The dynamic between the two contenders for the Democratic presidential nomination was far more intense — and far more personal — than it has been in their previous faceoffs.
DURHAM, N.H. — In their first one-on-one debate, Hillary Clinton and Sen. Bernie Sanders squared off fiercely Thursday night on the question of whether the party should strive toward its liberal aspirations or set its sights on the achievable.
The dynamic between the two contenders for the Democratic presidential nomination, in their last debate before the New Hampshire primary, was far more intense — and far more personal — than it has been in their previous faceoffs. That reflected how close their race has become in the wake of a virtual tie in Monday’s Iowa caucuses. The debate was sponsored by MSNBC and the New Hampshire Union Leader.
Clinton used her opening statement to needle the senator from Vermont, who describes himself as a democratic socialist, over what she has contended are unrealistically liberal plans for universal health care, free college and other programs.
“I’m fighting for people who cannot wait for those changes, and I’m not making promises that I cannot keep,” the former secretary of state said.
Sanders replied that a number of European countries had approved single-payer health-care systems. “I do not accept the belief that the United States of America cannot do that,” he said.
As they had at a town-hall forum the night before, the two remaining Democratic presidential contenders also squabbled over the modern definition of the word “progressive,” which has become the preferred term for the Democratic left.
“A progressive is someone who makes progress,” Clinton said.
She derided Sanders as the “self-proclaimed gatekeeper for progressivism.” Rebutting Sanders’ claim that she is a political moderate, Clinton sought to align herself with some of the most popular names in Democratic politics to suggest that Sanders was impugning them, not just her, with what she described as a purity test.
“The root of that word, progressive, is progress, but I’ve heard Sen. Sanders’ comments and it’s really caused me to wonder who’s left in the progressive wing of the Democratic Party,” Clinton said. “Under his definition, President Obama is not progressive because he took donations from Wall Street. Vice President Biden is not progressive because he supported Keystone,” the energy-pipeline project.
“Sen. Sanders and I share some very big progressive goals,” Clinton said. But after she noted that they both supported universal health care, she assailed Sanders’ proposal to replace the Affordable Care Act with a Medicare-for-all single-payer health plan. “I don’t want to rip away the security that people finally have — 18 million people have health care,” she said.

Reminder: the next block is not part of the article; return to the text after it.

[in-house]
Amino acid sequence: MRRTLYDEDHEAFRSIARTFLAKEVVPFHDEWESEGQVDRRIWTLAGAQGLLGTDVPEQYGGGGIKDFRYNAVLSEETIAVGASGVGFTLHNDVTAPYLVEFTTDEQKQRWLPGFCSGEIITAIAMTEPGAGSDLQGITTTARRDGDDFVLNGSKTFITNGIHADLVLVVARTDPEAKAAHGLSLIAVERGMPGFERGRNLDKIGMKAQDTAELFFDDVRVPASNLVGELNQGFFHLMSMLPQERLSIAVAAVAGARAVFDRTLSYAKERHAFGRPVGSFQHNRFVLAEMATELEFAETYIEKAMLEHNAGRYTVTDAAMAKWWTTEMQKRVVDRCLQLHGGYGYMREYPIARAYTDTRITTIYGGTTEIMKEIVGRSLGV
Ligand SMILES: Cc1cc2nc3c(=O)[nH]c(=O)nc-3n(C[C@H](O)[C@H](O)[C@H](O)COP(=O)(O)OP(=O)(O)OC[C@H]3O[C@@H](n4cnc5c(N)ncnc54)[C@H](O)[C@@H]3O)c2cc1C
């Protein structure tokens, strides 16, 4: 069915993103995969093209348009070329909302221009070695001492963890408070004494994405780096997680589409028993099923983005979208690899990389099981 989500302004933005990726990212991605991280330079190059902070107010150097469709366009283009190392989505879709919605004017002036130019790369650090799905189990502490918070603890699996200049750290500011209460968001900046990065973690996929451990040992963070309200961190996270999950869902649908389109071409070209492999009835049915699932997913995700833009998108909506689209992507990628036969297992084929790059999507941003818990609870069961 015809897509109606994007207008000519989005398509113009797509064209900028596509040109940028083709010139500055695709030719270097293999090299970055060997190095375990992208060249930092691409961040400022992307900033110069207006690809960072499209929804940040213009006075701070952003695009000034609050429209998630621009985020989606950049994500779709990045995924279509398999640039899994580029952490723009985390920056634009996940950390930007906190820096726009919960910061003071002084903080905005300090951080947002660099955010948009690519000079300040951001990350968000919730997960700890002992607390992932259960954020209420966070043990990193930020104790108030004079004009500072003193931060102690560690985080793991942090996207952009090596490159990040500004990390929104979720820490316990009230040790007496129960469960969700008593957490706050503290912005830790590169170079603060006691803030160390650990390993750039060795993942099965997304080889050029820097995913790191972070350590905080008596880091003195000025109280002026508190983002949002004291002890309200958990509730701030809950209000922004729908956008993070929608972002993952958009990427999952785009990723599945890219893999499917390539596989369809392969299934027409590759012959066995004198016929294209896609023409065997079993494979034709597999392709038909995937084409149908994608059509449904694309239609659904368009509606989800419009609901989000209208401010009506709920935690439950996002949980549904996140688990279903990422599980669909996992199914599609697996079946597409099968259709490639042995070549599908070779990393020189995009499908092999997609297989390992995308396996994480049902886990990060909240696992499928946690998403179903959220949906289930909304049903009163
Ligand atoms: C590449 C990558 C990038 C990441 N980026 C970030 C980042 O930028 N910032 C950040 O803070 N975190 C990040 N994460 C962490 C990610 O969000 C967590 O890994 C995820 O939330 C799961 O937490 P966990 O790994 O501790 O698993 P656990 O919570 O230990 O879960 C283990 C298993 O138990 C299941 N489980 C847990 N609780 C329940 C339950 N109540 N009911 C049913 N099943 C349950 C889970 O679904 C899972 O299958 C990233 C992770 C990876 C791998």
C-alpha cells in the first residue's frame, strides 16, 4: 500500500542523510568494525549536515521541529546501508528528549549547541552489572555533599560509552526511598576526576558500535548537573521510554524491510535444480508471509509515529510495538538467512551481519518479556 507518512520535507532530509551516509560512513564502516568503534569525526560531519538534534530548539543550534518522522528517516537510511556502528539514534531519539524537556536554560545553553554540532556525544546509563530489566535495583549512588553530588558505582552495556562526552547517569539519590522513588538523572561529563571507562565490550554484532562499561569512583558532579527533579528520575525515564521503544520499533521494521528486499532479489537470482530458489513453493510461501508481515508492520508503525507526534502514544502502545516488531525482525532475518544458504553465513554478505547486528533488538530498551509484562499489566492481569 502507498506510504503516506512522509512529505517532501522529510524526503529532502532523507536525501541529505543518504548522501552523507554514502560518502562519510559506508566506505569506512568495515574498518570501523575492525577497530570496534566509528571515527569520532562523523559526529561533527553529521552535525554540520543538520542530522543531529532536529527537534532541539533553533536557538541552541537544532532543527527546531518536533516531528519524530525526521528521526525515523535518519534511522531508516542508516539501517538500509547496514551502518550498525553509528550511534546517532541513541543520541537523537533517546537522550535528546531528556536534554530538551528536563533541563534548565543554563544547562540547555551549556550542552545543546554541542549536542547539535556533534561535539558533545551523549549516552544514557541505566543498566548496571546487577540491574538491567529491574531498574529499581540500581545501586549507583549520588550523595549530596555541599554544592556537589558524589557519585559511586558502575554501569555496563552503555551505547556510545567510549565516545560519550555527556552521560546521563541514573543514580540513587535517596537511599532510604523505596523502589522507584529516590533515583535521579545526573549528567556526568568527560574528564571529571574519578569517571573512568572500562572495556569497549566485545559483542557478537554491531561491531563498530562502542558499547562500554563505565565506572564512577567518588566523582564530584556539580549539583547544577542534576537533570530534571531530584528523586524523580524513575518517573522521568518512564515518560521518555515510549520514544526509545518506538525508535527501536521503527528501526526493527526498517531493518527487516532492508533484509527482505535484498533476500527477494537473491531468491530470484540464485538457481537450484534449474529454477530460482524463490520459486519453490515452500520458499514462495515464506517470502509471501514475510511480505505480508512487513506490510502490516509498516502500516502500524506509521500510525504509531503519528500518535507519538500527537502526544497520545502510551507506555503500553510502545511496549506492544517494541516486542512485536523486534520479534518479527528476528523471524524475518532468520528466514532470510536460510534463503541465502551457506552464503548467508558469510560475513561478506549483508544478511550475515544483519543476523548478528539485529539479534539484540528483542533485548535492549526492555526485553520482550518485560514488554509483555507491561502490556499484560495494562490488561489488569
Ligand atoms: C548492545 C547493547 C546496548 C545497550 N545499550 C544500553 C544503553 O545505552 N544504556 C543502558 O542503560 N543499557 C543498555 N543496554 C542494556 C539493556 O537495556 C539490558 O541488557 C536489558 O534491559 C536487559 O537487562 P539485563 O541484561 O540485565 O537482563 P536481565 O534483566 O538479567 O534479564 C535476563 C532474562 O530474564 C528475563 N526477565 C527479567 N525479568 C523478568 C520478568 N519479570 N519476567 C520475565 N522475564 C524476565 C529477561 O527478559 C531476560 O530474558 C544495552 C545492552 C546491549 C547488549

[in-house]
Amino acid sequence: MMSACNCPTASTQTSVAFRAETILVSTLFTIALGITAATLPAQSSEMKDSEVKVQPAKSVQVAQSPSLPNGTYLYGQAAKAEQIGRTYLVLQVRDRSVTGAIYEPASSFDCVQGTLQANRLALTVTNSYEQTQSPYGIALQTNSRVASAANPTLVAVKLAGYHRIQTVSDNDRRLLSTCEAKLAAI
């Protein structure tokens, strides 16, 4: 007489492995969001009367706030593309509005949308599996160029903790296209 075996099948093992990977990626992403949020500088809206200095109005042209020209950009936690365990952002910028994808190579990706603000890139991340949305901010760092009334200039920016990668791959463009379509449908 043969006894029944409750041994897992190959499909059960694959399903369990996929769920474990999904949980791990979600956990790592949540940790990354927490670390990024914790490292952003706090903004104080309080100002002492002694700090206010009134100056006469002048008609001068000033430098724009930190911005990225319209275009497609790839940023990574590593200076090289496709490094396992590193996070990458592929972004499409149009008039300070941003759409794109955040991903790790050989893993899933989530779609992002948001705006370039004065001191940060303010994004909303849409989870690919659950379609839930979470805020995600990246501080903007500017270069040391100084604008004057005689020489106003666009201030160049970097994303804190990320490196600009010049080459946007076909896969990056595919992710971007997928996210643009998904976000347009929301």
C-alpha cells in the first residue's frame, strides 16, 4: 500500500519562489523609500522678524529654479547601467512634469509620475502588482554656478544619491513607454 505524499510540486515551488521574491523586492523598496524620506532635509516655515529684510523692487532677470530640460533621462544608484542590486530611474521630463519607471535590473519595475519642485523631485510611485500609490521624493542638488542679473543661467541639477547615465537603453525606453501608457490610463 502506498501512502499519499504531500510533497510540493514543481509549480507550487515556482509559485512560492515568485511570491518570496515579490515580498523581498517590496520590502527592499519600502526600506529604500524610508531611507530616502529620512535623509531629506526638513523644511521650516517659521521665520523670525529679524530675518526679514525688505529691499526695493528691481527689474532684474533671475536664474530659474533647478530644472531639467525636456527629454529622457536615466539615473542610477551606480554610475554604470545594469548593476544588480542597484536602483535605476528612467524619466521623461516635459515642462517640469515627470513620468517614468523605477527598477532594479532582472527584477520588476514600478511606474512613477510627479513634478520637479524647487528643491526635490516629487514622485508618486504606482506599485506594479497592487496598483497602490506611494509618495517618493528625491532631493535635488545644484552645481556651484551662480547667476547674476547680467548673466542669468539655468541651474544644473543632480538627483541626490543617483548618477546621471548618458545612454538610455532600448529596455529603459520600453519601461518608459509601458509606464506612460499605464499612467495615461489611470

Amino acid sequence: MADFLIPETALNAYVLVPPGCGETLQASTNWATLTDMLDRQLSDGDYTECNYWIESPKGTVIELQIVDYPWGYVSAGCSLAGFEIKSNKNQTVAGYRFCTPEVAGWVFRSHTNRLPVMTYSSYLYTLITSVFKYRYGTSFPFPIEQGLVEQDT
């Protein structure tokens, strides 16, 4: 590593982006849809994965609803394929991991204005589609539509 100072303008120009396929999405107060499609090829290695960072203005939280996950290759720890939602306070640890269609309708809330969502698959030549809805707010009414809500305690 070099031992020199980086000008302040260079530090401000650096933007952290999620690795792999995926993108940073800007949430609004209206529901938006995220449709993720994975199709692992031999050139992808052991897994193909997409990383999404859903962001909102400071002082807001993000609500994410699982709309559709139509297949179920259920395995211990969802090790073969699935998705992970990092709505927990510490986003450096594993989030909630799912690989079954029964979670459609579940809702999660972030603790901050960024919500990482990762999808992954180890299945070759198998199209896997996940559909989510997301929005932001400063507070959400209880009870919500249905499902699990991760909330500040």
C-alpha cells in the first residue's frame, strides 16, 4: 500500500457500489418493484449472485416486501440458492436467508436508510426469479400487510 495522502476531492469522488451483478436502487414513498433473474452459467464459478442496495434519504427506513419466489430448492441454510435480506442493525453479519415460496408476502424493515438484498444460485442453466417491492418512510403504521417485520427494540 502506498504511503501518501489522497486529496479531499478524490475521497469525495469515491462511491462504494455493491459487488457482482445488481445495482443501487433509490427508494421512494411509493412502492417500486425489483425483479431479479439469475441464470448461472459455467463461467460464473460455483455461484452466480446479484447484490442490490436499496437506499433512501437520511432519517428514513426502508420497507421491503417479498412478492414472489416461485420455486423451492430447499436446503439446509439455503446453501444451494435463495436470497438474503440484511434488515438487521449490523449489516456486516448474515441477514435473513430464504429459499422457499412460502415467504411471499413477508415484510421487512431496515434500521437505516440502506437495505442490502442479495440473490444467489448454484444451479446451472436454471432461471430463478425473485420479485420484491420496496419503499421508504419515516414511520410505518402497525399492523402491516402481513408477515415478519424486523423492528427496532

“The idea that I would dismantle health care in America while we’re waiting to pass a Medicare-for-all is just not accurate,” Sanders replied sharply.
Sanders, asked if Obama was a progressive, at first did not answer the question, instead bringing up a comment by Clinton when she called herself a moderate. But he ultimately took on the question.
“Do I think President Obama is a progressive? Yeah, I do,” Sanders said. “I disagree with him on a number of issues, including the trade agreement, but, yes, I think he has done an excellent job.”
Sanders, who enjoys enormous enthusiasm among the party’s liberal base, continued to make the argument that Clinton is too heavily dependent on those who have financed her campaign and made her personally wealthy. He said he does “not only talk the talk, but walk the walk. I am very proud to be the only candidate up here that does not have a super PAC.”
Clinton accused Sanders of engaging in a “very artful smear” of her character. She insisted she had never changed her position on any issue based on having received contributions from special interests.
“Senator Sanders has said he wants to run a positive campaign. I’ve tried to keep my disagreements over issues, as it should be. But time and time again, by innuendo, by insinuation, there is this attack that he is putting forth,” Clinton said.
Defending the paid speeches she gave between leaving the State Department and announcing her presidential campaign, Clinton said she may not have done a good job of explaining what she was doing.
“They wanted me to talk about the world” and how she saw threats and challenges, Clinton said of the groups that paid her fees of $200,000 and more.
Asked whether she would release transcripts of closed-door, paid speeches, Clinton replied, “I will look into it.”